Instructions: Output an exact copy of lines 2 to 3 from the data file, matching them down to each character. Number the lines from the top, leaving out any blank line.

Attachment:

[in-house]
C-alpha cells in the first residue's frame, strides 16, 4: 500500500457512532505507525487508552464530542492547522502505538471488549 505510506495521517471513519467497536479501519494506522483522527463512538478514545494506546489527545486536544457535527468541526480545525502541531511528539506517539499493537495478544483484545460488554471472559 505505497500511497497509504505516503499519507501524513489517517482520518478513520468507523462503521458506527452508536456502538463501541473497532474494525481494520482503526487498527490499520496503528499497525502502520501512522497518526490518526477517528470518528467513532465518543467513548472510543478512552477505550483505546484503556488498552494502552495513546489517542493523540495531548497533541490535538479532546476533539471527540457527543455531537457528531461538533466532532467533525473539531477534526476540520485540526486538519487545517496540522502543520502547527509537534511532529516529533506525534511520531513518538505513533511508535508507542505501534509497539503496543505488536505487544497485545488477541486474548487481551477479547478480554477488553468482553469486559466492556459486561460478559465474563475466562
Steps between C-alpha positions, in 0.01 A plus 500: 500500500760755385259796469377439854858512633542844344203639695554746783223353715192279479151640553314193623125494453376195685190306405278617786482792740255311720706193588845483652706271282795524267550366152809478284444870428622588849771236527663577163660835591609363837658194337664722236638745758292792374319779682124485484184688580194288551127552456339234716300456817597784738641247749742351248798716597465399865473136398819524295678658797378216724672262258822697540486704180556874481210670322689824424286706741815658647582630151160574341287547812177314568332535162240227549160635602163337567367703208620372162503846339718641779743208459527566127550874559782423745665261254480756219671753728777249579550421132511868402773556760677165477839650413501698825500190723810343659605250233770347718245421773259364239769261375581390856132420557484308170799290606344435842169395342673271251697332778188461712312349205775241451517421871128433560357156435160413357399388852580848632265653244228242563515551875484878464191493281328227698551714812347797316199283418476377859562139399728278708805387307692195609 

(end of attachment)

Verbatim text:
C-alpha cells in the first residue's frame, strides 16, 4: 500500500457512532505507525487508552464530542492547522502505538471488549 505510506495521517471513519467497536479501519494506522483522527463512538478514545494506546489527545486536544457535527468541526480545525502541531511528539506517539499493537495478544483484545460488554471472559 505505497500511497497509504505516503499519507501524513489517517482520518478513520468507523462503521458506527452508536456502538463501541473497532474494525481494520482503526487498527490499520496503528499497525502502520501512522497518526490518526477517528470518528467513532465518543467513548472510543478512552477505550483505546484503556488498552494502552495513546489517542493523540495531548497533541490535538479532546476533539471527540457527543455531537457528531461538533466532532467533525473539531477534526476540520485540526486538519487545517496540522502543520502547527509537534511532529516529533506525534511520531513518538505513533511508535508507542505501534509497539503496543505488536505487544497485545488477541486474548487481551477479547478480554477488553468482553469486559466492556459486561460478559465474563475466562
Steps between C-alpha positions, in 0.01 A plus 500: 500500500760755385259796469377439854858512633542844344203639695554746783223353715192279479151640553314193623125494453376195685190306405278617786482792740255311720706193588845483652706271282795524267550366152809478284444870428622588849771236527663577163660835591609363837658194337664722236638745758292792374319779682124485484184688580194288551127552456339234716300456817597784738641247749742351248798716597465399865473136398819524295678658797378216724672262258822697540486704180556874481210670322689824424286706741815658647582630151160574341287547812177314568332535162240227549160635602163337567367703208620372162503846339718641779743208459527566127550874559782423745665261254480756219671753728777249579550421132511868402773556760677165477839650413501698825500190723810343659605250233770347718245421773259364239769261375581390856132420557484308170799290606344435842169395342673271251697332778188461712312349205775241451517421871128433560357156435160413357399388852580848632265653244228242563515551875484878464191493281328227698551714812347797316199283418476377859562139399728278708805387307692195609 